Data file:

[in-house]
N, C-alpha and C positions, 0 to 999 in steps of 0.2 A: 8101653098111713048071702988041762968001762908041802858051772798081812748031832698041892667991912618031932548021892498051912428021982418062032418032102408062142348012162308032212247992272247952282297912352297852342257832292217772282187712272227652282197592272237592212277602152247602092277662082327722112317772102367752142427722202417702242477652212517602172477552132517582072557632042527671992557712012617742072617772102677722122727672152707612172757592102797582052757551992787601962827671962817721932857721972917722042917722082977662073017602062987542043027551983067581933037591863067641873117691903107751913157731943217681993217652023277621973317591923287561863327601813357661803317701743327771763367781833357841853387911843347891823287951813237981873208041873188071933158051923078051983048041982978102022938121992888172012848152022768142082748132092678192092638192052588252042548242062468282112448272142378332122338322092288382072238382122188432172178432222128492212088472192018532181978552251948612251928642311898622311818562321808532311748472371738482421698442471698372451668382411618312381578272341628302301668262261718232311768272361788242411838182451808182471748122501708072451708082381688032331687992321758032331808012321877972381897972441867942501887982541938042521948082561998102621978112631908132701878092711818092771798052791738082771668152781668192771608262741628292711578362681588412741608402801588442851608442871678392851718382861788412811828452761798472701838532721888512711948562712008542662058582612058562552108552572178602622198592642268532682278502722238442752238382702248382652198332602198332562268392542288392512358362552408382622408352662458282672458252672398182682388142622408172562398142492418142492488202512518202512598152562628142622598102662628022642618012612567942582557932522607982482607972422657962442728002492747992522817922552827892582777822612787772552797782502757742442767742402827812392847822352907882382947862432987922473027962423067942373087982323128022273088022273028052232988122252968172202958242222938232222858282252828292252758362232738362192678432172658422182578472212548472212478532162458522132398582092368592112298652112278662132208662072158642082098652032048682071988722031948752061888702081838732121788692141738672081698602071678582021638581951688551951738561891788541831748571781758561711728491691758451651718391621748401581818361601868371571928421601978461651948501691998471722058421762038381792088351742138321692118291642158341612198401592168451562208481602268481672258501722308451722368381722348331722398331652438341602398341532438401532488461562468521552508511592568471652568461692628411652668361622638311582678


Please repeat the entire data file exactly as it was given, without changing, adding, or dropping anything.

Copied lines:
[in-house]
N, C-alpha and C positions, 0 to 999 in steps of 0.2 A: 8101653098111713048071702988041762968001762908041802858051772798081812748031832698041892667991912618031932548021892498051912428021982418062032418032102408062142348012162308032212247992272247952282297912352297852342257832292217772282187712272227652282197592272237592212277602152247602092277662082327722112317772102367752142427722202417702242477652212517602172477552132517582072557632042527671992557712012617742072617772102677722122727672152707612172757592102797582052757551992787601962827671962817721932857721972917722042917722082977662073017602062987542043027551983067581933037591863067641873117691903107751913157731943217681993217652023277621973317591923287561863327601813357661803317701743327771763367781833357841853387911843347891823287951813237981873208041873188071933158051923078051983048041982978102022938121992888172012848152022768142082748132092678192092638192052588252042548242062468282112448272142378332122338322092288382072238382122188432172178432222128492212088472192018532181978552251948612251928642311898622311818562321808532311748472371738482421698442471698372451668382411618312381578272341628302301668262261718232311768272361788242411838182451808182471748122501708072451708082381688032331687992321758032331808012321877972381897972441867942501887982541938042521948082561998102621978112631908132701878092711818092771798052791738082771668152781668192771608262741628292711578362681588412741608402801588442851608442871678392851718382861788412811828452761798472701838532721888512711948562712008542662058582612058562552108552572178602622198592642268532682278502722238442752238382702248382652198332602198332562268392542288392512358362552408382622408352662458282672458252672398182682388142622408172562398142492418142492488202512518202512598152562628142622598102662628022642618012612567942582557932522607982482607972422657962442728002492747992522817922552827892582777822612787772552797782502757742442767742402827812392847822352907882382947862432987922473027962423067942373087982323128022273088022273028052232988122252968172202958242222938232222858282252828292252758362232738362192678432172658422182578472212548472212478532162458522132398582092368592112298652112278662132208662072158642082098652032048682071988722031948752061888702081838732121788692141738672081698602071678582021638581951688551951738561891788541831748571781758561711728491691758451651718391621748401581818361601868371571928421601978461651948501691998471722058421762038381792088351742138321692118291642158341612198401592168451562208481602268481672258501722308451722368381722348331722398331652438341602398341532438401532488461562468521552508511592568471652568461692628411652668361622638311582678